by Jem Shackleford
The human body is amazing. And it’s even more amazing that it mostly looks after itself. Whenever we get out of balance (when we feel cold, hungry or need the loo and so on), the body knows how to ‘push’ us to rebalance, so we shiver, reach for a doughnut or head to the bathroom.
And our brains – well, they really are incredible.
Humans are not that strong, nor particularly agile or very fast, but we can think better than any other creature. Our ability to think, remember and analyse has made us the most successful species on the planet (well, we’re not going extinct as a species). But one downside of this phenomenal thinking power is that sometimes we over-think, over-analyse and over-complicate our situations. If you remember that our primary motive, as a species, is to pass on our genes and ensure survival, then you can see that most of our actions are geared towards making sure that we do survive. Unfortunately, this does not always lead to happiness or contentment.
So, if the brain’s job is to keep us safe, it definitely has its work cut out at the moment.
One of the key jobs of the brain is to scan for danger and it is getting plenty of that right now as we’re bombarded daily with frightening news reports. It sees threat everywhere. On top of this is the lack of structure that has descended on many people’s lives as a result of lockdown, which adds to the sense of threat. Into this toxic mix, add the physical distancing that we all have to follow that makes everything feel worse, and we have a potent soup of stress triggers.
So, what can you do?
You might be feeling anxious about what is happening right now. It is a highly unusual situation, and our brains are often responding with their usual trick of over-thinking and over-analysing. One thing to realise is that by being here, reading this, you are already doing well, taking steps to get through this period. It may also be reassuring to realise that you are not alone (despite the physcial distancing rules). Even though they may not admit it, those around you most likely feel the same.
Here are a few practical strategies you could try to help relieve any overwhelming feelings you might be experiencing.
Turn towards the good
Avoid the news, or limit yourself to reading or listening to reports just once a day. Try not to only message your friends about how much you miss them and instead share fun things with them, even if it is only another daft meme. See the positives in what is happening – clear skies, fewer flights, fresher air, a resetting of values. Communicate with people, within and beyond your household in as many ways as you safely can. When you head out for your daily walk, say ‘hi’ to people in your street you don’t usually say hello to. Take advantage of having no school by investigating stuff you are interested in but don’t normally have the time for.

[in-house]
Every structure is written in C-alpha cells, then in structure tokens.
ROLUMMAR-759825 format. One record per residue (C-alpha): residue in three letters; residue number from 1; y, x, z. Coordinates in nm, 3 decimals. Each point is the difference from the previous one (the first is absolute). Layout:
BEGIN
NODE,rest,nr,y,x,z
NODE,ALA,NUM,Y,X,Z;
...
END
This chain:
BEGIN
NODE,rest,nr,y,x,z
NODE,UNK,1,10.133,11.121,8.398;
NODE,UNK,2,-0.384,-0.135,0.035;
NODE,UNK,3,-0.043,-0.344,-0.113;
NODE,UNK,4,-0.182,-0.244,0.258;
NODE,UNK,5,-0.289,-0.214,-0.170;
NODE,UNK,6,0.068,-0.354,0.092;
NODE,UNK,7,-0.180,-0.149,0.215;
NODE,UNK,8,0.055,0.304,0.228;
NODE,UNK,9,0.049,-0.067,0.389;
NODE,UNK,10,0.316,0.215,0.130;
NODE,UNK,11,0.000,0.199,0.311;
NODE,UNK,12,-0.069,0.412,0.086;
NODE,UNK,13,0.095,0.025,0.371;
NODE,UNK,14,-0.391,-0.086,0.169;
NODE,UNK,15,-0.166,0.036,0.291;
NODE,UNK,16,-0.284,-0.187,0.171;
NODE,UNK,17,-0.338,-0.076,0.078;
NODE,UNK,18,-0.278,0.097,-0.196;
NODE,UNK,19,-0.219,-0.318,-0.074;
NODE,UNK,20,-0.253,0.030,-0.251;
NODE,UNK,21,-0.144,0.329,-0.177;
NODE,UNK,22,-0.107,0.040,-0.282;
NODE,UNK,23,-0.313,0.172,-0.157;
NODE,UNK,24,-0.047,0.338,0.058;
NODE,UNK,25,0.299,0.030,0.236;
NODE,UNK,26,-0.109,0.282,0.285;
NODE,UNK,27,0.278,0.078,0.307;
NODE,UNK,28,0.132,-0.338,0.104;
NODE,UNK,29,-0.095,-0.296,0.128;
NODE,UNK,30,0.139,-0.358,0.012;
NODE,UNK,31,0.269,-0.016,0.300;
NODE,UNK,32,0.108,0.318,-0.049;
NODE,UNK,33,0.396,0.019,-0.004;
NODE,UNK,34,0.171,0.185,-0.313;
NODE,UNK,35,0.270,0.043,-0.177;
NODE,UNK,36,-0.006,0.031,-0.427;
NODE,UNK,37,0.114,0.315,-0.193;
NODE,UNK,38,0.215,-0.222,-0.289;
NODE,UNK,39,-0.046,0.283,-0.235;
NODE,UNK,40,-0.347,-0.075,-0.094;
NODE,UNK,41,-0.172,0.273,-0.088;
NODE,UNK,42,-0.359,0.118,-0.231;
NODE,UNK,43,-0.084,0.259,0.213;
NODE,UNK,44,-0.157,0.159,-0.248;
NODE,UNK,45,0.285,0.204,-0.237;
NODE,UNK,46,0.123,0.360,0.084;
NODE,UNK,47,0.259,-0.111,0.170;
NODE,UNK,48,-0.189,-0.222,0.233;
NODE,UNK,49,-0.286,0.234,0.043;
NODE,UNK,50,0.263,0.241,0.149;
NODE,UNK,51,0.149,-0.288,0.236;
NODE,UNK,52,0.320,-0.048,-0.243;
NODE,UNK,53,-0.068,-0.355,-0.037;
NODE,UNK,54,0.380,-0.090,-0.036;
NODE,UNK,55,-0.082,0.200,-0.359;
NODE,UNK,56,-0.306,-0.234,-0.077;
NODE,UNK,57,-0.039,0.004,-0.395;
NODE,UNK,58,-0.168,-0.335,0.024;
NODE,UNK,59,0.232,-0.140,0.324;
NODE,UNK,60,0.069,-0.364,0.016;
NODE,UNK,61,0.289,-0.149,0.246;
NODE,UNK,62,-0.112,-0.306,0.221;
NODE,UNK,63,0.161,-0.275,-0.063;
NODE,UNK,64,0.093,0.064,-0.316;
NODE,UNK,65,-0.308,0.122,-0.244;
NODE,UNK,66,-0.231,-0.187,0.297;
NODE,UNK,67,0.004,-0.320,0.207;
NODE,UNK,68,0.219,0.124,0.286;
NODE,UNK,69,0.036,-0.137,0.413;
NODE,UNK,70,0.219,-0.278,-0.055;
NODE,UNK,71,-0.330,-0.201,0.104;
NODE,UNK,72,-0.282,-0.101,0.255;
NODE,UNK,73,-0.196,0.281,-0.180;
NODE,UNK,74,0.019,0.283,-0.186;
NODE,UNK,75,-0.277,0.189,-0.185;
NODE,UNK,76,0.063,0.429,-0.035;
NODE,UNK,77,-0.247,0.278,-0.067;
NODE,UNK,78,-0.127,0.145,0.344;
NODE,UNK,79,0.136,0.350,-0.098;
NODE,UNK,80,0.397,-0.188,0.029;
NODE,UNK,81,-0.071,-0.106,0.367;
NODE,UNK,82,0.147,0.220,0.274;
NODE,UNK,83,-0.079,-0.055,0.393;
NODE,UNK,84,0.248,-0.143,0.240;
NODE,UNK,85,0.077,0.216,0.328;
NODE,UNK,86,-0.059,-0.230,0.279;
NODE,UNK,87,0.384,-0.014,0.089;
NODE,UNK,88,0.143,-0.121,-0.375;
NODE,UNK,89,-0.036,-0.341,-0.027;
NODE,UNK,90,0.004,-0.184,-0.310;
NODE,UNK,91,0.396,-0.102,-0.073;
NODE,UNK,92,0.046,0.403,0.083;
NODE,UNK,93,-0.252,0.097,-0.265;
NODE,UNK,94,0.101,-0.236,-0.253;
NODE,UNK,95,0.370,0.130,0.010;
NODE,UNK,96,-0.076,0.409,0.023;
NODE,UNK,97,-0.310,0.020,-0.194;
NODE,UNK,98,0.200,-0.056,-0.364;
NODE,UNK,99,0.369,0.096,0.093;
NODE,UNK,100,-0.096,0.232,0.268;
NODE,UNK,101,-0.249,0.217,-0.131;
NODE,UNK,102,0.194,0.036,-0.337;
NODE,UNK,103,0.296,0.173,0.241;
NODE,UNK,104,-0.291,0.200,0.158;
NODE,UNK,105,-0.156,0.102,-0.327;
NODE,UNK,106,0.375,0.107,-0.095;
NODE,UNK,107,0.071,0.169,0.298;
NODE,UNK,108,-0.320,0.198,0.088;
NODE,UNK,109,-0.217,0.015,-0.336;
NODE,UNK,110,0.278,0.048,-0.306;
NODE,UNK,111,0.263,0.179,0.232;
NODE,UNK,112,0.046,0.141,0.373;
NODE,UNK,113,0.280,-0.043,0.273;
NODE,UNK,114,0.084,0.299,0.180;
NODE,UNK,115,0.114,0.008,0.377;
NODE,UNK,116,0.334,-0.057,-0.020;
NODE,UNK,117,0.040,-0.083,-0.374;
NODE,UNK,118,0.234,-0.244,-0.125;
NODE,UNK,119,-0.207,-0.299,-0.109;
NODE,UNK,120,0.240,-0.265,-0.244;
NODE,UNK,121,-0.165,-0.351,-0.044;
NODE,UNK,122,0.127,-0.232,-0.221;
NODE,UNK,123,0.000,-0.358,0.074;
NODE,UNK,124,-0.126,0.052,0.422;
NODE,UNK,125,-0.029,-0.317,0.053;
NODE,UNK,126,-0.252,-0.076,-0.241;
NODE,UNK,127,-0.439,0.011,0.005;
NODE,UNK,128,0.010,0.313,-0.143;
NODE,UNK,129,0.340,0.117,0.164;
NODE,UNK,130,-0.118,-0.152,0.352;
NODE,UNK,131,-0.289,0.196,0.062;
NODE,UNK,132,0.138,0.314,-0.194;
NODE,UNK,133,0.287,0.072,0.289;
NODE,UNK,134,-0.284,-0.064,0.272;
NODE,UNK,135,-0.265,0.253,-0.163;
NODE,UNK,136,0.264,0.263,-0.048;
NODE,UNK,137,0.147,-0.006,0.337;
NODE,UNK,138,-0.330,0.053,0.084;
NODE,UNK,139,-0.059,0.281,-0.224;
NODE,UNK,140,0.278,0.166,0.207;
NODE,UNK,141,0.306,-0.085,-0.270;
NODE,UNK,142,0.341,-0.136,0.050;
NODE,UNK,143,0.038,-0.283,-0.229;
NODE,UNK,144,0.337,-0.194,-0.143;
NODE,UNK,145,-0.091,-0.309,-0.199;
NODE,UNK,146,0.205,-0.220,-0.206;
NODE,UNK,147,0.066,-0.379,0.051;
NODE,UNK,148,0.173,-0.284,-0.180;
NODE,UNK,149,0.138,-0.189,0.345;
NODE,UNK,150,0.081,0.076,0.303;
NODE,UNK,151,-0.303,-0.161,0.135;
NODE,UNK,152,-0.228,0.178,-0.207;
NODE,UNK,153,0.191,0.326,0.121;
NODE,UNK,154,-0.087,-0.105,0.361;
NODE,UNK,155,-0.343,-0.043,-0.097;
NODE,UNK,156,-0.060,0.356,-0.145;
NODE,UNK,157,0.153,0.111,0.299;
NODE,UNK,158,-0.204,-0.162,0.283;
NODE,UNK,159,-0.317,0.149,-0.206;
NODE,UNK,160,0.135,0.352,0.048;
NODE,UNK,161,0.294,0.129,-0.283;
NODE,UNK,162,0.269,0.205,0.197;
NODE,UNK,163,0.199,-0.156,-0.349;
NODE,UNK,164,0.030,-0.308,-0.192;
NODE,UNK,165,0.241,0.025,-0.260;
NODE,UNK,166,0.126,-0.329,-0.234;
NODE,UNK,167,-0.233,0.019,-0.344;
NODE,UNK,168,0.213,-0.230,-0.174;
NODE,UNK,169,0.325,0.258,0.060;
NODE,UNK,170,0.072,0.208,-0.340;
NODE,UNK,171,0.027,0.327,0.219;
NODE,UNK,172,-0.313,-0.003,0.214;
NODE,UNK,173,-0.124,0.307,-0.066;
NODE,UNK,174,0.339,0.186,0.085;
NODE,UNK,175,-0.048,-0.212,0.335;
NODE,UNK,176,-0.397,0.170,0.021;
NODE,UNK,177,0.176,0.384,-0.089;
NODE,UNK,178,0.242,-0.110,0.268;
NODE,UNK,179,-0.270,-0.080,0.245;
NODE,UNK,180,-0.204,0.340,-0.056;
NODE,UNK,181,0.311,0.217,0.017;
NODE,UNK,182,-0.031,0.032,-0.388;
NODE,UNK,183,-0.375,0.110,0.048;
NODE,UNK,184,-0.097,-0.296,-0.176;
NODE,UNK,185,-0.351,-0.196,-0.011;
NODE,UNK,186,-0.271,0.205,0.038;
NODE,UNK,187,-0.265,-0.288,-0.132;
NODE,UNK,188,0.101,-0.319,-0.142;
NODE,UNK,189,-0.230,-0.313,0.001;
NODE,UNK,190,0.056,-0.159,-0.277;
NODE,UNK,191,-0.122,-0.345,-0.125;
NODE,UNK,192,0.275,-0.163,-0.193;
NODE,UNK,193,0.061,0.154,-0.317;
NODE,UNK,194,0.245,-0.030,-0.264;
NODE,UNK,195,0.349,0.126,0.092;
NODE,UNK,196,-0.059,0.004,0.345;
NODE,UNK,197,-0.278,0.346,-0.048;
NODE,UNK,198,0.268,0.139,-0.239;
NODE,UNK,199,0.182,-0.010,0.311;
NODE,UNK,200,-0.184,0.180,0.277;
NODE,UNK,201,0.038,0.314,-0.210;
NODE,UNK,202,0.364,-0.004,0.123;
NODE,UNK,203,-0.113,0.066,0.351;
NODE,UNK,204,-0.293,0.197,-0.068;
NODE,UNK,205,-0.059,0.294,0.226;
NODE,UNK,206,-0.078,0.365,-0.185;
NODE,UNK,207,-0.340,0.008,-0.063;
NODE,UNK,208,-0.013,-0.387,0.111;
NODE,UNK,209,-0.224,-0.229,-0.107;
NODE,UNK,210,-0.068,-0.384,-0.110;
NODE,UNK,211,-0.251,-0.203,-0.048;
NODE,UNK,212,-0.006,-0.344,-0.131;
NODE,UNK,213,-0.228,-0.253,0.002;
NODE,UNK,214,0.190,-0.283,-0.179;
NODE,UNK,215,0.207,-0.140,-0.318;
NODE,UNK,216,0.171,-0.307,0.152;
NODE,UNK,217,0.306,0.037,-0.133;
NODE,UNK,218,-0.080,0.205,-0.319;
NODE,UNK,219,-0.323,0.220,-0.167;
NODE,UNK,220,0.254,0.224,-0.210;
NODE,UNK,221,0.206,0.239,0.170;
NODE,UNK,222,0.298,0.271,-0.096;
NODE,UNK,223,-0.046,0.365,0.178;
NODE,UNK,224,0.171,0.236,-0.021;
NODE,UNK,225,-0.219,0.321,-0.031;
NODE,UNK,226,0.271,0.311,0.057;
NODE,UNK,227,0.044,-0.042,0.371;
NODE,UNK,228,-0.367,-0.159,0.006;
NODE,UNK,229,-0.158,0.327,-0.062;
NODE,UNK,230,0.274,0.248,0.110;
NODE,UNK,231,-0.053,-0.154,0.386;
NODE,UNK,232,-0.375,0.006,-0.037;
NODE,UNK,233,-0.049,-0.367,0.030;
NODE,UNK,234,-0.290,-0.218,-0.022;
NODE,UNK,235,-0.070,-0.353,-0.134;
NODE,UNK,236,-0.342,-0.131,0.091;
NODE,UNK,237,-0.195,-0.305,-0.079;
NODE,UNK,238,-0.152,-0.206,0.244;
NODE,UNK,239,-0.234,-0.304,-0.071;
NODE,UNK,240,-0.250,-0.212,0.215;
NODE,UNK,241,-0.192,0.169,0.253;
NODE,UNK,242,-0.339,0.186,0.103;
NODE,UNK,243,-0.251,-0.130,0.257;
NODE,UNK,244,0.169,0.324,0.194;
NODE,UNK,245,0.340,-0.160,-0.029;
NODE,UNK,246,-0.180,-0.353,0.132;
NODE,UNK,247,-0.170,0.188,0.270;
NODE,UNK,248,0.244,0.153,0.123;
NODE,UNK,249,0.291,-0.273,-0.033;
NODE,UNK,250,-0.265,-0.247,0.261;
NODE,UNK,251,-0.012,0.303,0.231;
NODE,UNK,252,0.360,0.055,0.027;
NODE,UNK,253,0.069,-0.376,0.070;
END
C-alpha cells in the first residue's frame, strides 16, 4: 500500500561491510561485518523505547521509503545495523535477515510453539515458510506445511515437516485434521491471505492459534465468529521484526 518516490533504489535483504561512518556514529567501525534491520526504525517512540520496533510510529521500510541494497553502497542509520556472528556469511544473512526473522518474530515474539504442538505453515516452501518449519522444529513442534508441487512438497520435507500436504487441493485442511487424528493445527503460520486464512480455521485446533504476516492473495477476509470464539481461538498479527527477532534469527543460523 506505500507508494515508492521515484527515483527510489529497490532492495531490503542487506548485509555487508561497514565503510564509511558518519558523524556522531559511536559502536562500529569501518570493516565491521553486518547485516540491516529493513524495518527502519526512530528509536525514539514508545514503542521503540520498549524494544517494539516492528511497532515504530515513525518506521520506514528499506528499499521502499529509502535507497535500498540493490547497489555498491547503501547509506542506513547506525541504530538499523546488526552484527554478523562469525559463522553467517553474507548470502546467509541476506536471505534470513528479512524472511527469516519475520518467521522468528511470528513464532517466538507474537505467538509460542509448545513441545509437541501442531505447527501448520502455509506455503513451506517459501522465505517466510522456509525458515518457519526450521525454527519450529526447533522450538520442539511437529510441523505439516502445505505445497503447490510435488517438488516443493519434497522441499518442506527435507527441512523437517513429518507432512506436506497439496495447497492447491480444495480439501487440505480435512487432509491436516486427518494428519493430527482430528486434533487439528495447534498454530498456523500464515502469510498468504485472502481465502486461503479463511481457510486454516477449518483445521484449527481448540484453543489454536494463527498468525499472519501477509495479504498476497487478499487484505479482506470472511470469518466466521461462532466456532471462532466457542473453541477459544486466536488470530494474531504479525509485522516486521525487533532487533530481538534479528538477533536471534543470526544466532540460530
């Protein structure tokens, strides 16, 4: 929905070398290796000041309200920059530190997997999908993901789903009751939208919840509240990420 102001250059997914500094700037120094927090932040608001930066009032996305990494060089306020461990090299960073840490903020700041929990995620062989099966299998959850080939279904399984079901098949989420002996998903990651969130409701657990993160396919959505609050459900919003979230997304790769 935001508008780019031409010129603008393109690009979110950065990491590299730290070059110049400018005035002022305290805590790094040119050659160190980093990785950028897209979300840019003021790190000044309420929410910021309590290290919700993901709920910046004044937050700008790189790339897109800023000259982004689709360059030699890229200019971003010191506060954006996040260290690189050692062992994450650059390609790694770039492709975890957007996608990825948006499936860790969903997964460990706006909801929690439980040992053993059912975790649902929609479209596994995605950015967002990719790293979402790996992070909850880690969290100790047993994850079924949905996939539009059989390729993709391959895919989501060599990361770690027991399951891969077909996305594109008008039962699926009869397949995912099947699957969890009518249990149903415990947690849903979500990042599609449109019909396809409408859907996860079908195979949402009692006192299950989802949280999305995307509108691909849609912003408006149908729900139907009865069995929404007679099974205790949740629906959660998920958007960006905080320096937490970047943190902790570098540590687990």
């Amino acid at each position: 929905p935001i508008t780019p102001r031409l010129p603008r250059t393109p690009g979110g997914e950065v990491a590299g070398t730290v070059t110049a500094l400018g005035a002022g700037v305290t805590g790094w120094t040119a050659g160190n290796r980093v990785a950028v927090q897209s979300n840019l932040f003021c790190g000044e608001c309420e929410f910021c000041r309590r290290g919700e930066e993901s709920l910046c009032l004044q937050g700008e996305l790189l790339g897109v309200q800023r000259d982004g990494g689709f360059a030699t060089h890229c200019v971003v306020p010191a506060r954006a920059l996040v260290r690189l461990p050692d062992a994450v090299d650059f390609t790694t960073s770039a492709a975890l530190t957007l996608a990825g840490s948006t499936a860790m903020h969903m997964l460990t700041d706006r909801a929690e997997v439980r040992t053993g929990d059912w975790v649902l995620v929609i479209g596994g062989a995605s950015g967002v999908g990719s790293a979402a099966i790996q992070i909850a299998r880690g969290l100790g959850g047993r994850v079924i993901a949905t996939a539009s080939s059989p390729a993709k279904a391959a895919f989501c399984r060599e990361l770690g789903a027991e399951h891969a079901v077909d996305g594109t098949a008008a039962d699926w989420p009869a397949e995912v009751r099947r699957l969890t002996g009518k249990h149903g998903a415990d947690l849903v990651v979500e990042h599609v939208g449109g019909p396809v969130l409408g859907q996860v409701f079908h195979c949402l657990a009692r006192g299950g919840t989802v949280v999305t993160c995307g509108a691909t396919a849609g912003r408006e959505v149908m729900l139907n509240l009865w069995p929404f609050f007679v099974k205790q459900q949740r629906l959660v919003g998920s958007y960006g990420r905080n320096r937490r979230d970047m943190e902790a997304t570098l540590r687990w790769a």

One survival message the brain sends out is to tell your body to freeze so that the threat can be avoided. A great antidote is to do some exercise, as best you can. Take up an online yoga class or join Joe Wicks in his daily exercises – no matter how silly they seem. Who’s going to see you? Dance. Get outside, especially when the sun shines, and notice your world. Your body is designed to move, and hates being held in one position for a long time. Help it cope by giving it something to do: stretch, walk, run or dance.
One really helpful thing to do during this period, or at any time, for that matter, is to have an awareness of what is happening to you. Knowing it is perfectly normal to feel anxious at this time and exploring how that affects you, can help you to cope. One way to develop this awareness is through mindfulness meditation. There are many ways in which you can access this skill (and – like any skill – it has to be practised to be effective). Joining in with MiSP’s daily online sit at 11am is a great way to start. Taking part in a longer programme such as those run by iBme UK and in the US is another way to develop a practice. Use the technology you are always being told is not good for you, to navigate your way through this difficult period, and rebalance yourself with apps such as Headspace, Calm and Thrive Inside with Smiling Mind. You might be surprised at what happens.
As you grow in awareness, you might find a new perspective on how the world could change for the better when this crisis has finished.
Cleaner air, fewer planes, less traffic and more wildlife are some things we notice right now. We might also be experiencing an adjustment to our values. What do many people say they miss the most? Going shopping? Rushing everywhere? Not having time to really notice things? No. Many people report that they miss their friends, human company and touch, like hugs, and are enjoying the new sense of connection with friends and family. Slowing down and really noticing what is around them. A renewed sense of community – like the clapping for health workers every Thursday (in the UK, and at other times around the world) is one of the things that people say they do not want lose when this is all over.